While you need superuser (sudo) privileges, we recommend running the process as a non-root user.
Install Docker in Centos 7 in Five Easy Steps
The process of installing Docker in CentOS 7 environment is pretty straightforward. First, you download the repo and then install the package.
Let’s go into the details of the process.
Step 1: Update all packages on the server
The first thing to do when installing DOckers on CentOS 7 server is to ensure all packages are updated. This important precaution helps you avoid any process failures due to missing dependencies.
To update all the packages on the server, use the following command:
# yum update
Step 2: Install The Docker Repository
When installing, you first need to add the official Docker repository to your CentOS machine. This will ensure that we have the latest version.
# yum-config-manager -y --add-repo
Next, install the Docker Community Edition on the machine. For this, use the following command.
# yum install docker-ce
There might be scenarios where you want a specific Docker version. For this, get the version number and add the -<VERSION> switch at the end of the command. For instance, try the following command to install Docker CE version 18.03.0
# yum install docker-ce-18.03.0.ce
Step 3: Create a User
We recommend creating a non-root user for using Docker. This simple precaution helps you avoid a lot of headaches that come with unintentional mistakes. Use the following command to add a non-root user for running Docker.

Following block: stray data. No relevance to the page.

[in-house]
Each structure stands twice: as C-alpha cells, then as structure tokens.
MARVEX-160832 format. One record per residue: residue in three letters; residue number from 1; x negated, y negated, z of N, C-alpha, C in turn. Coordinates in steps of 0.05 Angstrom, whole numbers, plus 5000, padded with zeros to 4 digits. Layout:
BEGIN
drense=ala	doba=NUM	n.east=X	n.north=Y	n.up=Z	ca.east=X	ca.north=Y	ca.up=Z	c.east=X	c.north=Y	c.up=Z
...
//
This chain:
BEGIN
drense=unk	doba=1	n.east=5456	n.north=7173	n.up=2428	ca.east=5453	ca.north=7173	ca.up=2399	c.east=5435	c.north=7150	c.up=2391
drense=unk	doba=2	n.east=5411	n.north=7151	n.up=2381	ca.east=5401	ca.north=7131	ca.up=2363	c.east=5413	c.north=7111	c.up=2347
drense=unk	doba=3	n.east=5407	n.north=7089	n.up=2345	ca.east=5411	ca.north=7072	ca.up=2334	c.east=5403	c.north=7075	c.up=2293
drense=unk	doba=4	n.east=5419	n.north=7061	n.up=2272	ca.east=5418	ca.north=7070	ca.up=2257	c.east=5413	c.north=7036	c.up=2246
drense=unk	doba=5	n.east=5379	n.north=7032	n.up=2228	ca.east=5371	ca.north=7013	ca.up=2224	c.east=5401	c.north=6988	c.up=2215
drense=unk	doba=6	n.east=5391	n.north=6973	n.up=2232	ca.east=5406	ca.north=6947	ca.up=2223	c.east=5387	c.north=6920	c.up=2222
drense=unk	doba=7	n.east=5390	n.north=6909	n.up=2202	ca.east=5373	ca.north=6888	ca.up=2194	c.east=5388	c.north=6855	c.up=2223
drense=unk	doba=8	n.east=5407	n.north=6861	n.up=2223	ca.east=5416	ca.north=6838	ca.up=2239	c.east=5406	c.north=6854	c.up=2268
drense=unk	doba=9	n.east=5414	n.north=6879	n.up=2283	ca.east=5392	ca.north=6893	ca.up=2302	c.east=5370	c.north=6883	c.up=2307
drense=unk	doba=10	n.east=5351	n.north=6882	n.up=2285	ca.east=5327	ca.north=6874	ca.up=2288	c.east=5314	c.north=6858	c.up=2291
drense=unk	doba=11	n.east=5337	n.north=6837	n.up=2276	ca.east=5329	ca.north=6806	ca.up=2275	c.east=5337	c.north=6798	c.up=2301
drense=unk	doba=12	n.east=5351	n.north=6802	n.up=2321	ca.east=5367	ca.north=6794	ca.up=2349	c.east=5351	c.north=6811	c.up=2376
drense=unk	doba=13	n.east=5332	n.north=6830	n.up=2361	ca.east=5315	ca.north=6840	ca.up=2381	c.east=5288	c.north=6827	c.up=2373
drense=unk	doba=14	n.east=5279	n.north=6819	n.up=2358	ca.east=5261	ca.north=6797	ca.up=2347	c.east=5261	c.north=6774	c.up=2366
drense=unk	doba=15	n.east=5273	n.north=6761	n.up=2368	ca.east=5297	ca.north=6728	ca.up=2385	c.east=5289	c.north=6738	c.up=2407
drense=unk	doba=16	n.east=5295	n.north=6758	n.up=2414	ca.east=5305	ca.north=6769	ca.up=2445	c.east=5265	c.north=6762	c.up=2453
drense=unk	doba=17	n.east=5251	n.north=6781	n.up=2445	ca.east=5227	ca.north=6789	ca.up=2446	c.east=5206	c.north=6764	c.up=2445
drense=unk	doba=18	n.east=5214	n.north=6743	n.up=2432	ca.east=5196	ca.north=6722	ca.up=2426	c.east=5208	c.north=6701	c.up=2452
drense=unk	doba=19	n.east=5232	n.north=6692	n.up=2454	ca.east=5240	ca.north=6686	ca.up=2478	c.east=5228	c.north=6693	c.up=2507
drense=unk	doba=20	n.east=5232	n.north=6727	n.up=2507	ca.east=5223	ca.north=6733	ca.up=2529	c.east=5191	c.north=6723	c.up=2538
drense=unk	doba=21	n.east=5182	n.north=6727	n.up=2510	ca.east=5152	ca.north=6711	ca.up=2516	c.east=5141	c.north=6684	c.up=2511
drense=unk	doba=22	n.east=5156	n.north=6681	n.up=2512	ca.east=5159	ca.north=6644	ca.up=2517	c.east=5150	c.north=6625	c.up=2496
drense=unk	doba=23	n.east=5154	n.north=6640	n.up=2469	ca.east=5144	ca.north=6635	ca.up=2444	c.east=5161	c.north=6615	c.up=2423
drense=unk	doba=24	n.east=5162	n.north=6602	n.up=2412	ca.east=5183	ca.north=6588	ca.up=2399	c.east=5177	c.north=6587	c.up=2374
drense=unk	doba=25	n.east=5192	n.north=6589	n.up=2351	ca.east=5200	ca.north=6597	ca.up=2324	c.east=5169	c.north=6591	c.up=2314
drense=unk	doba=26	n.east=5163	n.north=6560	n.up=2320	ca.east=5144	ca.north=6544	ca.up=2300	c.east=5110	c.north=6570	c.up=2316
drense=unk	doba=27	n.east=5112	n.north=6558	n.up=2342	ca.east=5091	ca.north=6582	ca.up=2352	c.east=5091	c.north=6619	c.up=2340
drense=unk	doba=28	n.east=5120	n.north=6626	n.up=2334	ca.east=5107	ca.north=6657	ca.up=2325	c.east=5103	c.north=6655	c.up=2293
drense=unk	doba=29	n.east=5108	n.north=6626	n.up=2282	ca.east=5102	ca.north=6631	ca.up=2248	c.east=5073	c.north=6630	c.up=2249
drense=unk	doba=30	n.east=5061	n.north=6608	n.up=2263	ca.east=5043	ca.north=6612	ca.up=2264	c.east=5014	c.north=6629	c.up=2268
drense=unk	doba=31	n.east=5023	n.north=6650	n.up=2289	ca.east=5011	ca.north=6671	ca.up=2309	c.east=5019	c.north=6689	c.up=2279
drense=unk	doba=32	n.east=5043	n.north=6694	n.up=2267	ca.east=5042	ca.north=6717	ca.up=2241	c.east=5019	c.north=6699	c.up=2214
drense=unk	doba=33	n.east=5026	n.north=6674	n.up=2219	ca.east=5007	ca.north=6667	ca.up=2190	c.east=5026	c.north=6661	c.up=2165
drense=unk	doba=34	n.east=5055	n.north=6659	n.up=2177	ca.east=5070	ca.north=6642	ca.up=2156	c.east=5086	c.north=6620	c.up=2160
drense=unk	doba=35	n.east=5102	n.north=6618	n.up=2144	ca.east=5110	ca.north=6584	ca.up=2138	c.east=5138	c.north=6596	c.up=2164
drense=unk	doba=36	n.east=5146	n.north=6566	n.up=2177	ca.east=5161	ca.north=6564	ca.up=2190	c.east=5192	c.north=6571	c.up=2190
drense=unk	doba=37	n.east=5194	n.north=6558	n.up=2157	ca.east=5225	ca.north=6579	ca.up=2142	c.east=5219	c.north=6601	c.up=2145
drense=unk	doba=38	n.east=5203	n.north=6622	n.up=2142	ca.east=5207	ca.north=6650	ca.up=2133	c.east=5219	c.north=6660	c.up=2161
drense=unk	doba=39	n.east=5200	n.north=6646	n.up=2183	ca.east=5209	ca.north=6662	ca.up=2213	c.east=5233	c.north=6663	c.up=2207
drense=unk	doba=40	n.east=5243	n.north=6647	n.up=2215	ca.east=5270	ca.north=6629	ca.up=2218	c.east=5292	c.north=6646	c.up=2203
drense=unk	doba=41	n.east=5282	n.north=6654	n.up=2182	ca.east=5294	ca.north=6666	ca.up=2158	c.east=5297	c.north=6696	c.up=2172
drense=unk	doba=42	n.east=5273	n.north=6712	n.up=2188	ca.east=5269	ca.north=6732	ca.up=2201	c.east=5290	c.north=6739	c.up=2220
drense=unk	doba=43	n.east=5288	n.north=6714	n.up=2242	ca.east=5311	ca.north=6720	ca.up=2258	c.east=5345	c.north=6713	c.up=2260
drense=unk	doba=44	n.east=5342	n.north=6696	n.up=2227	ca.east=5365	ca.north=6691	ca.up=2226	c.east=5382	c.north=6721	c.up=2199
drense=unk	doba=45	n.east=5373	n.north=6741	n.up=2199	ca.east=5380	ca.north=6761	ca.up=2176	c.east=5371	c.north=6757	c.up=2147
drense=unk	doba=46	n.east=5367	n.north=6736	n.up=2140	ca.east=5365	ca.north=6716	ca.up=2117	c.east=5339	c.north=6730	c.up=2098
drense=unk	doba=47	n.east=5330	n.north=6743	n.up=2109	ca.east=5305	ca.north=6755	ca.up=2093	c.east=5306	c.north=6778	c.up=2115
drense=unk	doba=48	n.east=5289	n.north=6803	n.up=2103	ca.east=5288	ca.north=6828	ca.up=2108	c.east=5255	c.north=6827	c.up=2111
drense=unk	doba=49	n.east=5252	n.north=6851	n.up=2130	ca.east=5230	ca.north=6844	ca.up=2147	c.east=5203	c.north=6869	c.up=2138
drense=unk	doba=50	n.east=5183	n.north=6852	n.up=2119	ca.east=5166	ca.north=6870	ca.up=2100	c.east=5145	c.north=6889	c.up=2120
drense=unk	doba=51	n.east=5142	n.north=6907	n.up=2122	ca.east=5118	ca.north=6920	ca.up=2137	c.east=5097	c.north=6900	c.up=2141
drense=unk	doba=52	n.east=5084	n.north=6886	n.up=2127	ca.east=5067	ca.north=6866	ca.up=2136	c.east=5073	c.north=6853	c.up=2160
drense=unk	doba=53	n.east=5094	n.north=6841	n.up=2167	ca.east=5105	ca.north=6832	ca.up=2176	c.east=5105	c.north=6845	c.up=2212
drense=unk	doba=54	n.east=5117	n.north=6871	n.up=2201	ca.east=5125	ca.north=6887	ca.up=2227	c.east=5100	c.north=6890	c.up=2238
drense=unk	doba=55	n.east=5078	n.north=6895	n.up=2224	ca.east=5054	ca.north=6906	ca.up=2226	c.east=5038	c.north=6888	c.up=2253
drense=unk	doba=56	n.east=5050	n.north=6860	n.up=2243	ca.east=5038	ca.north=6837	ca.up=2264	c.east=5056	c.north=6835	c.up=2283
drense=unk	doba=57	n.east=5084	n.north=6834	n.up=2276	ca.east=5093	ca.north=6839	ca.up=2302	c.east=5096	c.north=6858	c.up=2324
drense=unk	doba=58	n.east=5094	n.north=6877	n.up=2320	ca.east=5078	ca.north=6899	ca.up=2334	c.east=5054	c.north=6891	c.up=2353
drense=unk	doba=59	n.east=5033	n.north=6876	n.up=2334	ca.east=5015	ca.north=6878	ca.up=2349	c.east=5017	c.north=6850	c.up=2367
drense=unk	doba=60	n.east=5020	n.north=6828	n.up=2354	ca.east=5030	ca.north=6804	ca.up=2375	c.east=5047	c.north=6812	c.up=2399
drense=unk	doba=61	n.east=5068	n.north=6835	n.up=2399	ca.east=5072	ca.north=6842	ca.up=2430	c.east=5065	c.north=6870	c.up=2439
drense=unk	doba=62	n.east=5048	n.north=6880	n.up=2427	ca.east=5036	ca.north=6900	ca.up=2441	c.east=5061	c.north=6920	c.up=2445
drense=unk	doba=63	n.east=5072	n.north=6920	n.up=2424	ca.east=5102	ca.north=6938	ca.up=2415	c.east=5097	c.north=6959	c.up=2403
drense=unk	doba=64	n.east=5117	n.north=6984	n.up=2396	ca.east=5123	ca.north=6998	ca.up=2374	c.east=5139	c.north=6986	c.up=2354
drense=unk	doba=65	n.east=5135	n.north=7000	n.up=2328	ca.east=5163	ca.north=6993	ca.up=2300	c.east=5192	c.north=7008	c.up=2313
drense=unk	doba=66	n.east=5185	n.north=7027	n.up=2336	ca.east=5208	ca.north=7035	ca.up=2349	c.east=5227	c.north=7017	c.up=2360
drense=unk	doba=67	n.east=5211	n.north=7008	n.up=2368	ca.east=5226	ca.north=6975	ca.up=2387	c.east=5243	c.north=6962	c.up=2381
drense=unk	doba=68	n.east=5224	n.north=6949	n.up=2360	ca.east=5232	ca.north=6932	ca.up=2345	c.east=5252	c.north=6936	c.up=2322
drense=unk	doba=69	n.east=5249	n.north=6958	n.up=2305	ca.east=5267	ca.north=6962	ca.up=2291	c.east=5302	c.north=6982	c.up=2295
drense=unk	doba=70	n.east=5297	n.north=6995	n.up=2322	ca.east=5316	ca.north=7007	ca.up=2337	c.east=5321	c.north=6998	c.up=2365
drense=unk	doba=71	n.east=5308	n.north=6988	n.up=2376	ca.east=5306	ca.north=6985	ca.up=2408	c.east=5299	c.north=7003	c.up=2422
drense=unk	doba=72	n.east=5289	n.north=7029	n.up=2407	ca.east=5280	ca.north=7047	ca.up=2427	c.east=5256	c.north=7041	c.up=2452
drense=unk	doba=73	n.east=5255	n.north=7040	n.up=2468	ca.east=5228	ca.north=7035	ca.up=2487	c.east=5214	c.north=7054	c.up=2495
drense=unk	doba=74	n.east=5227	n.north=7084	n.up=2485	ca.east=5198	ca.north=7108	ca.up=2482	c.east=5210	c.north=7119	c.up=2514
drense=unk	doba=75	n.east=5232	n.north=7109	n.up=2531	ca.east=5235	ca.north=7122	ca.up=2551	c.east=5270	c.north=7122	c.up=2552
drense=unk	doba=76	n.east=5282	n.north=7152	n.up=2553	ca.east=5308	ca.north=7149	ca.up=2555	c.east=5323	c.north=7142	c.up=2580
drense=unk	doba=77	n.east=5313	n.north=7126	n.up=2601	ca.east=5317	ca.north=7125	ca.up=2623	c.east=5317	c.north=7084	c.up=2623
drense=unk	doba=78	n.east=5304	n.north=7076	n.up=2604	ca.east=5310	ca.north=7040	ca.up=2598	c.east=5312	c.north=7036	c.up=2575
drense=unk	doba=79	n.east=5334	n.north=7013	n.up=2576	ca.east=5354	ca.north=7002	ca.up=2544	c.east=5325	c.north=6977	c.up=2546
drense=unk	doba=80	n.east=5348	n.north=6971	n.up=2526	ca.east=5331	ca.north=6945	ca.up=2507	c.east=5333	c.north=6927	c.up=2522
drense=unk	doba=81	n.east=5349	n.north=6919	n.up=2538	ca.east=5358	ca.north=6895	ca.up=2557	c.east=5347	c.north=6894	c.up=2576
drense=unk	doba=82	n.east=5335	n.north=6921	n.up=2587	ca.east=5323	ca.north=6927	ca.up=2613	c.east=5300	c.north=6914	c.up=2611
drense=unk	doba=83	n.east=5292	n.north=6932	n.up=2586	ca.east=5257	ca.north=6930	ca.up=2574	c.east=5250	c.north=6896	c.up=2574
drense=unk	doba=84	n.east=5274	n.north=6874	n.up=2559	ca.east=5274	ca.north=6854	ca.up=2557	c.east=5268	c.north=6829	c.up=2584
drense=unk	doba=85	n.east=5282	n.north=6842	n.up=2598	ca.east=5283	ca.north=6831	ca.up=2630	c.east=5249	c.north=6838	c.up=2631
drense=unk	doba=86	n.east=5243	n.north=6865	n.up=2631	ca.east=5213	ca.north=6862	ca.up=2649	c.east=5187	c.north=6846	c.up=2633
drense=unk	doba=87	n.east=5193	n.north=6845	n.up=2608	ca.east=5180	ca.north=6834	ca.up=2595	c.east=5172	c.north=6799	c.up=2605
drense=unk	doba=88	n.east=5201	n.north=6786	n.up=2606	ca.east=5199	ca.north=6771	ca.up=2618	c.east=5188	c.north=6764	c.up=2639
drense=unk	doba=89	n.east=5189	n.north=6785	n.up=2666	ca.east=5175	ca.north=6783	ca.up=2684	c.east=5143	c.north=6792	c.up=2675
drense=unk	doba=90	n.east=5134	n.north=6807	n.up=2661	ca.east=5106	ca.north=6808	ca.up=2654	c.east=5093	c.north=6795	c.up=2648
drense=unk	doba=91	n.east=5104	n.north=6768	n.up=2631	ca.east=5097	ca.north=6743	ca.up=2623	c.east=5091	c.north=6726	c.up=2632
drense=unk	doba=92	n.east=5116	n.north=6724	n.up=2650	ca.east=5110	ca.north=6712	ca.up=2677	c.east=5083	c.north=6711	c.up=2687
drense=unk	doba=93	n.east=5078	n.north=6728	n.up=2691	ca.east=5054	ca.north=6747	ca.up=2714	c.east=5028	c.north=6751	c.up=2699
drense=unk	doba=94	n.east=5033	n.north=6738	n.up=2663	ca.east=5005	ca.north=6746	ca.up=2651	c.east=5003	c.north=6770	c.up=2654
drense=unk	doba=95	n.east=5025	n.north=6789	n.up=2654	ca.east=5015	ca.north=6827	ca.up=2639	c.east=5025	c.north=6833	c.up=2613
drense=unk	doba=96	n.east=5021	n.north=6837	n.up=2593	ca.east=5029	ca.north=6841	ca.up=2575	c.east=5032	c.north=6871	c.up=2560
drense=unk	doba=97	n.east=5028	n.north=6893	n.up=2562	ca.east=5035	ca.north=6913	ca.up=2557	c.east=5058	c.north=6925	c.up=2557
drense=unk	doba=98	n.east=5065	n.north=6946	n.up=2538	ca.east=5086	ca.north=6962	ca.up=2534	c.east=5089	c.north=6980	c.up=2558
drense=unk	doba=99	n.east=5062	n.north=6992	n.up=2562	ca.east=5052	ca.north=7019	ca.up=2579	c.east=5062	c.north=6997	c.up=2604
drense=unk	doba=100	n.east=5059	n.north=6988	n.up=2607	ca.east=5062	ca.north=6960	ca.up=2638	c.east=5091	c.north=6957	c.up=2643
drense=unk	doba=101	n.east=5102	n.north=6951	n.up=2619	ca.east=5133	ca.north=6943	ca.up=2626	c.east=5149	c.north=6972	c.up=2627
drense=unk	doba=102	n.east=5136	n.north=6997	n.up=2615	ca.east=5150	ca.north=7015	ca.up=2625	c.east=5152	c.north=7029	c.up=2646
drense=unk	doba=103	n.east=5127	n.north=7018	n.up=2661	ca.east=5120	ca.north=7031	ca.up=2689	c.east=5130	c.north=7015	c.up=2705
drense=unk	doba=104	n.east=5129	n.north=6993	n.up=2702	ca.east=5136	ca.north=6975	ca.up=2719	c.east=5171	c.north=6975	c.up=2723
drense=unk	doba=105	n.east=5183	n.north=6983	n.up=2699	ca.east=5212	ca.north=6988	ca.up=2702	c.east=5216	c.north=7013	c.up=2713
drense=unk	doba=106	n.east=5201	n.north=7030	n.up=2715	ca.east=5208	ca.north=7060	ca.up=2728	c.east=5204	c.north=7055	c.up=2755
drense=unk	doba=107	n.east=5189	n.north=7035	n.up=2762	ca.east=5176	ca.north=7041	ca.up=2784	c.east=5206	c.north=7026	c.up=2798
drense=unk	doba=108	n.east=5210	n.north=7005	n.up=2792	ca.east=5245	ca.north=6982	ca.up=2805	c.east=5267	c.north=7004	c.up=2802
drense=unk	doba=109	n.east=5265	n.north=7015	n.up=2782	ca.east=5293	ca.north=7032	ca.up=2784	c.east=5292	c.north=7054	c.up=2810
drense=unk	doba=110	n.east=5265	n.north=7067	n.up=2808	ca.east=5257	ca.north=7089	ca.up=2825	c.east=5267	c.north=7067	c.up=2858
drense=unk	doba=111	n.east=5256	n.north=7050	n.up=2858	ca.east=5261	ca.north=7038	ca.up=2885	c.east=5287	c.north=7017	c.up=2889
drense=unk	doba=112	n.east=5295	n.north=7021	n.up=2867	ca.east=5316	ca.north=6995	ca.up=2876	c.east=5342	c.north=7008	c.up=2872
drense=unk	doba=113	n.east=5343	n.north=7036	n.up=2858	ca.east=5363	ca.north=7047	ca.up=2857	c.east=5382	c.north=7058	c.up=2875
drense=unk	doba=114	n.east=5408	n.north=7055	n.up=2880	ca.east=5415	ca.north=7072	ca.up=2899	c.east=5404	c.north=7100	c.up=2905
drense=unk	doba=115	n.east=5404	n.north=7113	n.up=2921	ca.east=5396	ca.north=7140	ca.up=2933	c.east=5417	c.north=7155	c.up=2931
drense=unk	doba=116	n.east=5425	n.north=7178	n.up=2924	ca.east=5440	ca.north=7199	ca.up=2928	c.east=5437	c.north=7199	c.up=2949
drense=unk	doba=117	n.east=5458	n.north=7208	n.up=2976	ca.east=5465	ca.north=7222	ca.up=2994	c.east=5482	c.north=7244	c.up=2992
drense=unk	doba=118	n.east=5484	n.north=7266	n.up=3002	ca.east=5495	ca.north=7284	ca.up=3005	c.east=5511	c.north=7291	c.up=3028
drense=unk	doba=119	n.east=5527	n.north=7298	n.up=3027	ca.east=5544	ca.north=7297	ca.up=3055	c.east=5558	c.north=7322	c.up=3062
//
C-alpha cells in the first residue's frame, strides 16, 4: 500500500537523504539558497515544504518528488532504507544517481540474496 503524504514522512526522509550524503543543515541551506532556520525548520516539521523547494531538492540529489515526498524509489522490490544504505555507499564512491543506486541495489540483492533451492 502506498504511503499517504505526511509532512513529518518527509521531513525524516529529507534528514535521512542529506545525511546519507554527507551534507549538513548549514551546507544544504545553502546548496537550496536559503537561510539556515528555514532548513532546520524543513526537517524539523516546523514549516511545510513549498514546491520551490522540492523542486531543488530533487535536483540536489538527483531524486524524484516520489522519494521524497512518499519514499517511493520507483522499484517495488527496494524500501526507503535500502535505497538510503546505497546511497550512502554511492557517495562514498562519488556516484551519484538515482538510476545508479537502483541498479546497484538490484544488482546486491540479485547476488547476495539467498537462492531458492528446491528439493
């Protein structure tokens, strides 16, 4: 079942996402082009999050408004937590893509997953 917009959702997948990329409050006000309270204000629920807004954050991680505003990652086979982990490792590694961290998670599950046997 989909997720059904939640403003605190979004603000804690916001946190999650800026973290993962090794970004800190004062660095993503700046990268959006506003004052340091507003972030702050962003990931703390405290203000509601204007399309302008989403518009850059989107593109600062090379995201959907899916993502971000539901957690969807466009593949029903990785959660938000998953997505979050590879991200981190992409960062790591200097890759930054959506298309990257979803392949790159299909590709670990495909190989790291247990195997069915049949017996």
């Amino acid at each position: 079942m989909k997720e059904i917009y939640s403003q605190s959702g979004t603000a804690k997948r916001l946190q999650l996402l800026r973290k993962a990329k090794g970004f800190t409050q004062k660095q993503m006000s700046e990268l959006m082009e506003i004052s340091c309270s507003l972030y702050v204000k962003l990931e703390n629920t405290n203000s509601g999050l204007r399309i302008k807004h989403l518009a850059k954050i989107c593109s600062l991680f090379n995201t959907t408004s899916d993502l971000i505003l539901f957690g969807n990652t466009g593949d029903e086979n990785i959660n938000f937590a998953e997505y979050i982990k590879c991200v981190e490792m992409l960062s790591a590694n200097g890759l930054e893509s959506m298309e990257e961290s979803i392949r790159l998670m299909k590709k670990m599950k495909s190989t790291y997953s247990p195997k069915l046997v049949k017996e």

# adduser Redswitches
Now, you need to add this user to the Docker group. Use the usermod command:
# usermod -aG docker Redswitches
Step 4: Start the Docker Service
At this point, you’ve installed Docker and added a non-root user to the Docker group. Next, it is time to start the Docker daemon. For this, use the following command:
# systemctl start docker
Step 5: Verify that Docker is Active on Your System
Since systemctl doesn’t return a status you really don’t have any idea if the Docker daemon is successfully activated. To verify this, we suggest you run Docker’s version of Hello World.
# docker run hello-world
During this command’s execution, Docker downloads a test image and runs it in a container. If the setup has been successful and the demon is successfully up and running, you’ll see the following message:
Hello from Docker.
This message shows that your installation appears to be working correctly.
If you wish, you can enable Docker to run after the system starts. For this, use the following command:
# chkconfig docker on
Docker is a powerful solution for developing and deploying your apps on any server. You don’t have to worry about the underlying OS and dependencies because Docker containerized apps are a complete package that contains everything the app requires. This simple guide covered the process of installing Docker on CentOS 7 server. Let us know if you need help setting up Docker or CentOS 7 on your RedSwitches bare metal server, let us know, and our engineers will take care of the task.